One of the Pharisees asked him to eat with him, and he went into the Pharisee's house and reclined at the table.  And behold, a woman of the city, who was a sinner, when she learned that he was reclining at table in the Pharisee's house, brought an alabaster flask of ointment,  and standing behind him at his feet, weeping, she began to wet his feet with her tears and wiped them with the hair of her head and kissed his feet and anointed them with the ointment.  Now when the Pharisee who had invited him saw this, he said to himself, “If this man were a prophet, he would have known who and what sort of woman this is who is touching him, for she is a sinner.”(Luke 7:36-39 ESV)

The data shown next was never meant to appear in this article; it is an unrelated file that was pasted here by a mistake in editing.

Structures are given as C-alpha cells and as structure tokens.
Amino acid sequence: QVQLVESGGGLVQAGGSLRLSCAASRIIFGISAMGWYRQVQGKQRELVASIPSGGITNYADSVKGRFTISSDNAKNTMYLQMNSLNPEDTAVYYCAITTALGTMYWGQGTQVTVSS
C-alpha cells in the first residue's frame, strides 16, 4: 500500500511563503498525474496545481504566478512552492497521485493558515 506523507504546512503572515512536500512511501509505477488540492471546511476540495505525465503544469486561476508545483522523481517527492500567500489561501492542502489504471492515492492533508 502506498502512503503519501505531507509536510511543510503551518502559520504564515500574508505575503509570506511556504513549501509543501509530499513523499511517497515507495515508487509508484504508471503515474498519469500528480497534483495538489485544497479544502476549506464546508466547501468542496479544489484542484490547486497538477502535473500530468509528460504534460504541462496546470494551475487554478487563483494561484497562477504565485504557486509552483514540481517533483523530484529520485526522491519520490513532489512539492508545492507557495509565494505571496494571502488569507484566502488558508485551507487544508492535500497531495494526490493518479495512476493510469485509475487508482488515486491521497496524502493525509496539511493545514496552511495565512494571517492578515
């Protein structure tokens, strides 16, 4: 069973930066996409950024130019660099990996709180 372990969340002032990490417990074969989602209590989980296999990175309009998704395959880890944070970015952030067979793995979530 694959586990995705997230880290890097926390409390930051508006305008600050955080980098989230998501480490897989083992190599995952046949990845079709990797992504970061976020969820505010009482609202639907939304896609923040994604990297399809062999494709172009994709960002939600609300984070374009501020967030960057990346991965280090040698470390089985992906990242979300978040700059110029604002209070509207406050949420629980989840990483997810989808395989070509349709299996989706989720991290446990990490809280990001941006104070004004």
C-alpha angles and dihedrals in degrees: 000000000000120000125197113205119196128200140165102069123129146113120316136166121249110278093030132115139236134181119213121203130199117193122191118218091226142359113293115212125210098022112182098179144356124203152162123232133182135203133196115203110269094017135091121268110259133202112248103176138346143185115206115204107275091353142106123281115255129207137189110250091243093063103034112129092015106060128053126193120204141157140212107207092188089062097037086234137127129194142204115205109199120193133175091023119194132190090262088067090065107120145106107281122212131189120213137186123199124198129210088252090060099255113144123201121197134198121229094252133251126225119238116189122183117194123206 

Simon’s attitude to this woman exposes his heart. It’s always like that. Problem people, difficult people, different people have a habit of exposing our hearts. Behavior always comes from the desires of the heart—Jesus says as much in the previous chapter (Luke 6:43–45). When a fellow ministry leader and I faced a difficult situation, he said, “What I find most disappointing is what it has revealed about my own heart. It’s shown me again that I still need people’s approval, because I fear them more than I fear God.” When someone is difficult, disappointing, or disrespectful, your reaction reveals your own heart. If you react with anger or bitterness, then your “need” for control or respect or success is exposed. If you’re trusting God’s sovereignty rather than your own abilities, and if you’re concerned for God’s glory rather than your own reputation, then it will be a different story. When you discover that someone in your church has fallen into sin, your own heart will be exposed. You may discover grace in your heart from God. But you may also discover pride and self-righteousness.